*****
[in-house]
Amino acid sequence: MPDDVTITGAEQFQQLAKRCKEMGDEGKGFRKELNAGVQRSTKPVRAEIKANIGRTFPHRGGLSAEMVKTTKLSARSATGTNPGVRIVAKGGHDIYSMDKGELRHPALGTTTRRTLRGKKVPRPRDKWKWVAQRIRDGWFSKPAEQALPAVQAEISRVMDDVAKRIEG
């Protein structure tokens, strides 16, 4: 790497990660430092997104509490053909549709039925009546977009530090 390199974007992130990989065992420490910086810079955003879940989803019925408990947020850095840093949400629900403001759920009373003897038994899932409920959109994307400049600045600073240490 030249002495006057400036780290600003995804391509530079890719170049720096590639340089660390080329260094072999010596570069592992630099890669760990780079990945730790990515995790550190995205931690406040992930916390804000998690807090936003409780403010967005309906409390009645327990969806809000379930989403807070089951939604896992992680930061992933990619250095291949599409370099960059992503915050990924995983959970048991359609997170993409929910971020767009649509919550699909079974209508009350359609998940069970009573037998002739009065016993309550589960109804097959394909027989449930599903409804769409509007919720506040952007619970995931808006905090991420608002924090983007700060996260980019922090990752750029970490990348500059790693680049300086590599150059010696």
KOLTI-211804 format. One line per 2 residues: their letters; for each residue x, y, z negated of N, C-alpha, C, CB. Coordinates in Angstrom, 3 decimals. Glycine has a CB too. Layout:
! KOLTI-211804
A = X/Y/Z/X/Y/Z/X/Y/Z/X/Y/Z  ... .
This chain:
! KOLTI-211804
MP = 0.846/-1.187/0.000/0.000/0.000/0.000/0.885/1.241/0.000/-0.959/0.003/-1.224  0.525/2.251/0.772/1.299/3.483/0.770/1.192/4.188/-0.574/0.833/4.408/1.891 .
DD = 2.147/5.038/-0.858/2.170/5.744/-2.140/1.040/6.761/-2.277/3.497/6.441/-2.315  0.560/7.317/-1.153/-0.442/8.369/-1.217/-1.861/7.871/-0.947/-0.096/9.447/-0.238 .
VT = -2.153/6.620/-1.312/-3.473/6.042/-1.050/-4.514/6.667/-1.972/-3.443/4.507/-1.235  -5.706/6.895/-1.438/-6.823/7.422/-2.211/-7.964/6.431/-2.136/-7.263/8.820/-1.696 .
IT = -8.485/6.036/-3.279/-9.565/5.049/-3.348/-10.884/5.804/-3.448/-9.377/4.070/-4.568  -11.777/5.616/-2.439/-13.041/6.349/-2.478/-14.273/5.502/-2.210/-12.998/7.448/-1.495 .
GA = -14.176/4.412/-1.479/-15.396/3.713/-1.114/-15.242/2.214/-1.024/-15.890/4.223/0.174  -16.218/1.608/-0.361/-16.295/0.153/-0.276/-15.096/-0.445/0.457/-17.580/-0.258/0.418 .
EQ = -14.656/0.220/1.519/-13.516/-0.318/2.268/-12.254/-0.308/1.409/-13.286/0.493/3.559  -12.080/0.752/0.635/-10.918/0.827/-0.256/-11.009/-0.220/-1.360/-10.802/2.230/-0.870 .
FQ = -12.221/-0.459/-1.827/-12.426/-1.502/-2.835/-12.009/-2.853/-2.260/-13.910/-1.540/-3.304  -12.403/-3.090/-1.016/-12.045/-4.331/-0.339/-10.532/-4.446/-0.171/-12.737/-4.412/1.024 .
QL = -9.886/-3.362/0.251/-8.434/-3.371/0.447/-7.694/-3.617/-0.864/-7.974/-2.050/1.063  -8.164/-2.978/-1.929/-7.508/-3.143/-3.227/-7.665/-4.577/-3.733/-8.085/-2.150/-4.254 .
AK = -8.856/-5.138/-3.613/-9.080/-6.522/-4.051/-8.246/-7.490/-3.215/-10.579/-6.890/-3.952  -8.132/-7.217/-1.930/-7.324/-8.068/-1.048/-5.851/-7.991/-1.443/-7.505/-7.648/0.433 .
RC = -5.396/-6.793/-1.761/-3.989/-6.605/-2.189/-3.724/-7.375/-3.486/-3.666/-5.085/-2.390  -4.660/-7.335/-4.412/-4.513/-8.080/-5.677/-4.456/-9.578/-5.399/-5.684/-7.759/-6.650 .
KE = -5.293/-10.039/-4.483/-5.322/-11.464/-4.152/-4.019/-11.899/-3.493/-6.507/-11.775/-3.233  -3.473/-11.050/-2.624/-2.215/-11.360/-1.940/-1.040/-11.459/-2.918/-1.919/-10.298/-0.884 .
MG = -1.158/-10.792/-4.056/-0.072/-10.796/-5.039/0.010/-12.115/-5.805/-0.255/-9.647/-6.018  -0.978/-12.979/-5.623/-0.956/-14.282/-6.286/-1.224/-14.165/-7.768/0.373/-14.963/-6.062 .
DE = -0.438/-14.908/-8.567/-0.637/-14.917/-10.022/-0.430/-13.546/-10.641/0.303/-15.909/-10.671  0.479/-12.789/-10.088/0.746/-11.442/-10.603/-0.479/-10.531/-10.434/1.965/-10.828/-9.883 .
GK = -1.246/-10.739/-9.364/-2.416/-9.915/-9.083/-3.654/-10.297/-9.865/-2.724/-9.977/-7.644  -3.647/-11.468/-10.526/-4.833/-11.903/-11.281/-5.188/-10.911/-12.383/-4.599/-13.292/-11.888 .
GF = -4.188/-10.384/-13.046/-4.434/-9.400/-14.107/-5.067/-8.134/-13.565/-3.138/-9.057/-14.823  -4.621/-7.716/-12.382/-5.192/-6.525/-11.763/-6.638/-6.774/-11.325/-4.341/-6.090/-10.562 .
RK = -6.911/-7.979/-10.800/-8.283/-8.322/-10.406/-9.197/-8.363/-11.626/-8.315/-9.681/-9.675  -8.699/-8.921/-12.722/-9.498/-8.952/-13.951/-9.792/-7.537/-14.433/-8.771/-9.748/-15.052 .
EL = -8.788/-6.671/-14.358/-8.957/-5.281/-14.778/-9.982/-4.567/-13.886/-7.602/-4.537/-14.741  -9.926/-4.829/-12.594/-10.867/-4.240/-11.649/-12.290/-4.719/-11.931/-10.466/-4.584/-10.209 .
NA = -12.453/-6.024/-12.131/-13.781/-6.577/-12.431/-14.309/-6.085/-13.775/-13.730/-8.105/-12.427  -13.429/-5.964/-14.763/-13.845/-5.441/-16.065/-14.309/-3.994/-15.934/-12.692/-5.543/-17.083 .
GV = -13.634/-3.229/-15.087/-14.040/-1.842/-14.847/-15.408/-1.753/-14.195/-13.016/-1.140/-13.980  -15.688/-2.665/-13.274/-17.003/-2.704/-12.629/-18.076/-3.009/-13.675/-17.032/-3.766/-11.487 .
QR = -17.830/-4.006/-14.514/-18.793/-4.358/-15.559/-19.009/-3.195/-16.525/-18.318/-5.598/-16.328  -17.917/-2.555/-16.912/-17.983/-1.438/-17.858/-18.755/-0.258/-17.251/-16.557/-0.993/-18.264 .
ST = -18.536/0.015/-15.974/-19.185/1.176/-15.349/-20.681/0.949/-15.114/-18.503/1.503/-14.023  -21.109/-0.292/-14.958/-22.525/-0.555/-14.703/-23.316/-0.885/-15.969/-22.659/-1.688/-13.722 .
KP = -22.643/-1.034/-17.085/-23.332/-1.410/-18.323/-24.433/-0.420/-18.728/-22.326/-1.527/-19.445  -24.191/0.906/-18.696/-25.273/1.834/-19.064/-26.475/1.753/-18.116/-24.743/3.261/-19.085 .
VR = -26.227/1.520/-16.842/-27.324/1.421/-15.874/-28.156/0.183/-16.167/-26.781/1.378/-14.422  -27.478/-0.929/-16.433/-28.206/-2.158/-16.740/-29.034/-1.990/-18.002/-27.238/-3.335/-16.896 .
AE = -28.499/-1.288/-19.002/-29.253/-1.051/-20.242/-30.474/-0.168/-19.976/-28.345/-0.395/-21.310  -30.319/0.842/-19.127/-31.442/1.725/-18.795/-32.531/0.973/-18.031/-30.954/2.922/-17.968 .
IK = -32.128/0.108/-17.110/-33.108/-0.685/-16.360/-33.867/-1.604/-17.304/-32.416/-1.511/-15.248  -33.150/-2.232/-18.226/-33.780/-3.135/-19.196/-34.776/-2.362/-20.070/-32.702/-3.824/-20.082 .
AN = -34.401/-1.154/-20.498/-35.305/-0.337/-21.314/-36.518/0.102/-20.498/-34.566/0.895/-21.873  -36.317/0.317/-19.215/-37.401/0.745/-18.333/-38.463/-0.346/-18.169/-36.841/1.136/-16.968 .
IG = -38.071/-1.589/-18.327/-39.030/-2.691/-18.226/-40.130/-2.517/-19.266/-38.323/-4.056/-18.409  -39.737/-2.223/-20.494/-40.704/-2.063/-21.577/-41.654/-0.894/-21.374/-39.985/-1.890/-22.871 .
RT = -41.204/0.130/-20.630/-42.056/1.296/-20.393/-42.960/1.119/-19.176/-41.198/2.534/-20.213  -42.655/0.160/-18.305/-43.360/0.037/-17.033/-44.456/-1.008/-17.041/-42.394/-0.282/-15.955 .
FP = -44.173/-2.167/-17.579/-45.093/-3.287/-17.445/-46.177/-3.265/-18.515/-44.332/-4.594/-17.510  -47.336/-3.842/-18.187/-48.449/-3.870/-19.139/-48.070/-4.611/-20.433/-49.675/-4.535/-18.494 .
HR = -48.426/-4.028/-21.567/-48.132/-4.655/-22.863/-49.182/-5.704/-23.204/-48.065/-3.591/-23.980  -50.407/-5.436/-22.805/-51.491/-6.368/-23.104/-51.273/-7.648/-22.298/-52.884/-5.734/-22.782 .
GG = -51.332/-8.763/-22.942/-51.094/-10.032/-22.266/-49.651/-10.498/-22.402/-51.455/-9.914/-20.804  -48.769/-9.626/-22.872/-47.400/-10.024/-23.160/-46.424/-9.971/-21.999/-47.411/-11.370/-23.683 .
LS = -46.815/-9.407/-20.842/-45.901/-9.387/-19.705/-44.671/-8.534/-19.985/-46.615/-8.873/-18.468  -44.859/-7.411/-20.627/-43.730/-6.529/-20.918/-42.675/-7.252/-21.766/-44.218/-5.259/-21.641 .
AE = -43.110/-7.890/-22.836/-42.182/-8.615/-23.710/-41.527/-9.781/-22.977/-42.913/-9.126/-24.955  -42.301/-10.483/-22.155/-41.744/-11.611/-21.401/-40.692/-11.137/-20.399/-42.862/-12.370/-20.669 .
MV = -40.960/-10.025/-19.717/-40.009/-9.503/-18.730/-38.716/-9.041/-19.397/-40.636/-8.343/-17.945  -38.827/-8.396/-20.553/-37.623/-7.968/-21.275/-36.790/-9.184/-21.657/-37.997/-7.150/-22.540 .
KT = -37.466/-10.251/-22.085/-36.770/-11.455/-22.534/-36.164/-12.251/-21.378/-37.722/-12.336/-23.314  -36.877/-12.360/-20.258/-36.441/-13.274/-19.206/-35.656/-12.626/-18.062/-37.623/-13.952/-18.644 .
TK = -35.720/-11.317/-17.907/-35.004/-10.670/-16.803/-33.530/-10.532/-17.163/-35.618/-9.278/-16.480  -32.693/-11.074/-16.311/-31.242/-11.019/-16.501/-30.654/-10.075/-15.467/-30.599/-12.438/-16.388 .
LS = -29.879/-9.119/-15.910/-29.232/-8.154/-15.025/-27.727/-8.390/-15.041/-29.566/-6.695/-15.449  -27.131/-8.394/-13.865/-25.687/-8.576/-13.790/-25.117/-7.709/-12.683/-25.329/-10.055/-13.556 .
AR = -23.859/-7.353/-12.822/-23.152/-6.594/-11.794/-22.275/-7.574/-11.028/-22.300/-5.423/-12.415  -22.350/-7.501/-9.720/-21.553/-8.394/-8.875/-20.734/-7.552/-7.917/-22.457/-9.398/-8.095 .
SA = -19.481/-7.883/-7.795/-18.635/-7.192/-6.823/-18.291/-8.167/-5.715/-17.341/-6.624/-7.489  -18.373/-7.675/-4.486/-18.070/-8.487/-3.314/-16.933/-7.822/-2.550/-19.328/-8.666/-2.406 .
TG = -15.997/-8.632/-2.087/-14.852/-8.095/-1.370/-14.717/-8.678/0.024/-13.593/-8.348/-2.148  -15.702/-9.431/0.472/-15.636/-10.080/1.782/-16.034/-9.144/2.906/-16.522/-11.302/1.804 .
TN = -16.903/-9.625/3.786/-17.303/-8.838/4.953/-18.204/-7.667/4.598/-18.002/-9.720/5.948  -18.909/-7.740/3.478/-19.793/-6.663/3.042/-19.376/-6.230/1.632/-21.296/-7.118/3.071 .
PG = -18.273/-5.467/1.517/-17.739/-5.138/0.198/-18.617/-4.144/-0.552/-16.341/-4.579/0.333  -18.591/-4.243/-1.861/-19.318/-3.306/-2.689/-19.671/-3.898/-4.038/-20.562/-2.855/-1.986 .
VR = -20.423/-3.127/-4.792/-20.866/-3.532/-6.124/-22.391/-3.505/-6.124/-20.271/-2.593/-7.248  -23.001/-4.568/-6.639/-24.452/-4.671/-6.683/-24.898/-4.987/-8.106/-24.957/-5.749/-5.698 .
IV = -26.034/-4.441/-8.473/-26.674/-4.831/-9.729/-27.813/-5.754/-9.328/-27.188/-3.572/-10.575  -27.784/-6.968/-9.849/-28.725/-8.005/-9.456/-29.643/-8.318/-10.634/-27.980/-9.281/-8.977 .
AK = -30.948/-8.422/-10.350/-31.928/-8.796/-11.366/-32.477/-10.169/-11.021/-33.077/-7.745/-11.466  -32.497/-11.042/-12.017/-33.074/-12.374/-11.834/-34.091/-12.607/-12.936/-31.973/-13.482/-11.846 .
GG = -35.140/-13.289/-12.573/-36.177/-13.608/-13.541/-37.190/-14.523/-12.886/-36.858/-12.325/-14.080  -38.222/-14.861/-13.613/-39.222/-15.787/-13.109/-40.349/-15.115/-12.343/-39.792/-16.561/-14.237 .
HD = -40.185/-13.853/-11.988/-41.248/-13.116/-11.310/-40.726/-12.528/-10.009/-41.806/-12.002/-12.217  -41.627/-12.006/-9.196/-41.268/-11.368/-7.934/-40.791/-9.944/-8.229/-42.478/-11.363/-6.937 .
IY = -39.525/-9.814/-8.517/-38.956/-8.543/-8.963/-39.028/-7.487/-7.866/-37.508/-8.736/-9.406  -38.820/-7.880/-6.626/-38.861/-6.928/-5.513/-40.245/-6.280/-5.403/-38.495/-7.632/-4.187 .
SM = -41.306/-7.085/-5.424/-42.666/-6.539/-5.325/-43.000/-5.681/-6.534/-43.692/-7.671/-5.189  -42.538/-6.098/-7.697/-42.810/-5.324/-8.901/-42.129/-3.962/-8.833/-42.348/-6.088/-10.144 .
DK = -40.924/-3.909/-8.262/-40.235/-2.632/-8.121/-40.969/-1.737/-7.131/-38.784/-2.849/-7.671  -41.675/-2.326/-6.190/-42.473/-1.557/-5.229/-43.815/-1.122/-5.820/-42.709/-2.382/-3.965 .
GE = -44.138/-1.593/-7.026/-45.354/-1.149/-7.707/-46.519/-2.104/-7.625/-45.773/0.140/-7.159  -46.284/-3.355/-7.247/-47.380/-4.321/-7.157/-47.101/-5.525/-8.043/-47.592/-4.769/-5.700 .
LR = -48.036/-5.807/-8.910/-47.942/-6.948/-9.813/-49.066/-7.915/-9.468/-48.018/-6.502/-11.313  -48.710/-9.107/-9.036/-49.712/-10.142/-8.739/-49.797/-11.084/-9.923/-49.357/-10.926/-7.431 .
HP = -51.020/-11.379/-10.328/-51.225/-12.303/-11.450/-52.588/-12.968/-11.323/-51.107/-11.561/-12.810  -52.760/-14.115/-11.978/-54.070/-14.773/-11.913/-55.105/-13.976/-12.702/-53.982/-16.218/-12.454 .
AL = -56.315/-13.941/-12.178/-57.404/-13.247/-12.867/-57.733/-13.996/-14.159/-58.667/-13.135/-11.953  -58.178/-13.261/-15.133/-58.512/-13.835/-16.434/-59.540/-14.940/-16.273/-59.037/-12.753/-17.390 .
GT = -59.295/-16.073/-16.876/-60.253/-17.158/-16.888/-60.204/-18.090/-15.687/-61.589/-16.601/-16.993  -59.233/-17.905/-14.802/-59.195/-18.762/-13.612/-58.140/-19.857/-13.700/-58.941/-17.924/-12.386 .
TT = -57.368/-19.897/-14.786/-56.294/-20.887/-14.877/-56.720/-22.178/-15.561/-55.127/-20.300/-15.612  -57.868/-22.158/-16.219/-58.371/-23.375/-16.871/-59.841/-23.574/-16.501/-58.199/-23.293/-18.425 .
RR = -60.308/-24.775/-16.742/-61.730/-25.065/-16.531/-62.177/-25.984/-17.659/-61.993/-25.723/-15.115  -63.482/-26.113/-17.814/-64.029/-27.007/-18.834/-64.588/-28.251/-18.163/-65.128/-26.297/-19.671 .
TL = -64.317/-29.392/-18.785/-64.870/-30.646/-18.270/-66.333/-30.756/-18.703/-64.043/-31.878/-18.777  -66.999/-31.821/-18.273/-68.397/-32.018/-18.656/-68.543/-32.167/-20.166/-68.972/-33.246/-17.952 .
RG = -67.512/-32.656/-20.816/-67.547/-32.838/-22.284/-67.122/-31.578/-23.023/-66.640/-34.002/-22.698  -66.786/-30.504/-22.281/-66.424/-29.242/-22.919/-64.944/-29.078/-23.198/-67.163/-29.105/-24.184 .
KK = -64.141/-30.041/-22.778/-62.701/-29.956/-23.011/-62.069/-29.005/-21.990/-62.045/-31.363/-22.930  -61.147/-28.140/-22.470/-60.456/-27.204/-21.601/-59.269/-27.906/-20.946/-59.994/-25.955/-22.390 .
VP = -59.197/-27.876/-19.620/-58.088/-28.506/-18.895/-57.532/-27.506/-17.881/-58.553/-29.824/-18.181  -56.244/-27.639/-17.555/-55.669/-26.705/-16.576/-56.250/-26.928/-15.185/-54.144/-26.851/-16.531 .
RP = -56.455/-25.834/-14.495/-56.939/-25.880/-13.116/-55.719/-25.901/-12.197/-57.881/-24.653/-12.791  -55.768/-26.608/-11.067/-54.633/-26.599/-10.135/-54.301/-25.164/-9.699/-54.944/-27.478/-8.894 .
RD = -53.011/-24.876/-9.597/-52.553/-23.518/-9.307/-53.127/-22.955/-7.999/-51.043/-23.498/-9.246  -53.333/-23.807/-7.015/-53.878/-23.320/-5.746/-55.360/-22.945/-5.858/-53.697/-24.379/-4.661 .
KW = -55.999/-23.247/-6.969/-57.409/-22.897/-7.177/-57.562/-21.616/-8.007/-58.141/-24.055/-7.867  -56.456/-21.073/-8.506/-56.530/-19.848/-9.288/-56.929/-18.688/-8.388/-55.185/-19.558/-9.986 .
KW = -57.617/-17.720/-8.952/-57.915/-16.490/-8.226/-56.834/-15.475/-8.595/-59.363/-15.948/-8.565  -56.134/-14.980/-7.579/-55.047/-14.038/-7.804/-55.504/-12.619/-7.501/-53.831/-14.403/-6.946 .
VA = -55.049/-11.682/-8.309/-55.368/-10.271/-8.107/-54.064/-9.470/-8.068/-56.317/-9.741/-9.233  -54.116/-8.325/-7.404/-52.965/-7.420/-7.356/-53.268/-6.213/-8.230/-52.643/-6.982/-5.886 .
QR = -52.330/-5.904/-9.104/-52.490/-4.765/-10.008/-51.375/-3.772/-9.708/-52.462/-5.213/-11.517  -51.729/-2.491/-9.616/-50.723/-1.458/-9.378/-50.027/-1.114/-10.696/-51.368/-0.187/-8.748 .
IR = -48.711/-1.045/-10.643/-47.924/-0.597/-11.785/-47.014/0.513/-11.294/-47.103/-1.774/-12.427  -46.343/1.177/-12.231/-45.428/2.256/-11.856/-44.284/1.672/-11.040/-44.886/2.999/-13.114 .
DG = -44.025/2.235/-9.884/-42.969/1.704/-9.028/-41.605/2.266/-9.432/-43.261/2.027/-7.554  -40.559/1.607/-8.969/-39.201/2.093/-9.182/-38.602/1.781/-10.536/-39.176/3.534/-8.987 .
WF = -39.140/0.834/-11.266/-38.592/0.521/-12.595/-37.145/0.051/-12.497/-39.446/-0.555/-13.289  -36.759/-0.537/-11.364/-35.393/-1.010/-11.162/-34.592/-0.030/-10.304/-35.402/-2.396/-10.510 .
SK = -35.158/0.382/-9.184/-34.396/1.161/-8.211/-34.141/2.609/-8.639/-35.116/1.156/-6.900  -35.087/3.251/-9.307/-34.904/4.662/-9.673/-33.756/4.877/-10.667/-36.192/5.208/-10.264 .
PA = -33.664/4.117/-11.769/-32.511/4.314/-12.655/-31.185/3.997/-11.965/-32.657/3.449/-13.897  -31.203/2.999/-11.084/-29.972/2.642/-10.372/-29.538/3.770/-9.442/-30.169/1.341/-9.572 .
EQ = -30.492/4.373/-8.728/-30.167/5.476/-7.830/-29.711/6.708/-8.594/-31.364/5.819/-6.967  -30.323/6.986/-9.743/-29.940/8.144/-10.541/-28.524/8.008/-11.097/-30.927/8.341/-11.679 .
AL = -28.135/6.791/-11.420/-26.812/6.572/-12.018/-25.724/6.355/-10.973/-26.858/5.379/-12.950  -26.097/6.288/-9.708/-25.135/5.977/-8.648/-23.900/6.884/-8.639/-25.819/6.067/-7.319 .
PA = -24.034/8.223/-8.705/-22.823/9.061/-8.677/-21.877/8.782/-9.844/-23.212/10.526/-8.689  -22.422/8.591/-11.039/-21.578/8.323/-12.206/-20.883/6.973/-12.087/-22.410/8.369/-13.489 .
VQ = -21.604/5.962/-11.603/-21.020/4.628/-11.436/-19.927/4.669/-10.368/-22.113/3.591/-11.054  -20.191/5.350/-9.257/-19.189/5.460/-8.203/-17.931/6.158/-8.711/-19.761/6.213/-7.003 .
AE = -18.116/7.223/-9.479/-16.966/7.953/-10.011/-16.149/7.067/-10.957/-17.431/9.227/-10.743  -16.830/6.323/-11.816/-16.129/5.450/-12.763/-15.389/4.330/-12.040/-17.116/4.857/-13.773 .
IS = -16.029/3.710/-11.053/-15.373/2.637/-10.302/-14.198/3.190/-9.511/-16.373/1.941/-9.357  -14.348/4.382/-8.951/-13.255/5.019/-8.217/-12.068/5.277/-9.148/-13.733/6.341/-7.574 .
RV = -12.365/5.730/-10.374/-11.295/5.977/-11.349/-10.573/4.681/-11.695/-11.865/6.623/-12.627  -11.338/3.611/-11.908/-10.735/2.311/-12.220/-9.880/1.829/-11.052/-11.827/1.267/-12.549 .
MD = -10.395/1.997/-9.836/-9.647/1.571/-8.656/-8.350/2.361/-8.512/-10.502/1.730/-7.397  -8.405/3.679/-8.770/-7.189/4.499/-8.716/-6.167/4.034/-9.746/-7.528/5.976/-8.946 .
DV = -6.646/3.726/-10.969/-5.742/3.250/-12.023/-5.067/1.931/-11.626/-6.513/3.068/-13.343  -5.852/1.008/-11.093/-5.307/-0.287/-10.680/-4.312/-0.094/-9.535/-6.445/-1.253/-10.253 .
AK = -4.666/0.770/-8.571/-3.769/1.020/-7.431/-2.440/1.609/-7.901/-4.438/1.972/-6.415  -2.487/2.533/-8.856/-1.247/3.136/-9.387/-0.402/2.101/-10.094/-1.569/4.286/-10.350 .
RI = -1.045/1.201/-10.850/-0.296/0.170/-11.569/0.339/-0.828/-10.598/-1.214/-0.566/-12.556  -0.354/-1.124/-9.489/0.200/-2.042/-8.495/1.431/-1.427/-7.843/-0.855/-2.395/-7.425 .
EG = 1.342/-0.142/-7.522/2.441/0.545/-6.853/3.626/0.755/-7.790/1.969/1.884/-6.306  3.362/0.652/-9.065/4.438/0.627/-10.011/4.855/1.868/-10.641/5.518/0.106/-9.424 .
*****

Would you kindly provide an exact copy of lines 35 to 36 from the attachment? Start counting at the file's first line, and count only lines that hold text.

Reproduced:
IG = -38.071/-1.589/-18.327/-39.030/-2.691/-18.226/-40.130/-2.517/-19.266/-38.323/-4.056/-18.409  -39.737/-2.223/-20.494/-40.704/-2.063/-21.577/-41.654/-0.894/-21.374/-39.985/-1.890/-22.871 .
RT = -41.204/0.130/-20.630/-42.056/1.296/-20.393/-42.960/1.119/-19.176/-41.198/2.534/-20.213  -42.655/0.160/-18.305/-43.360/0.037/-17.033/-44.456/-1.008/-17.041/-42.394/-0.282/-15.955 .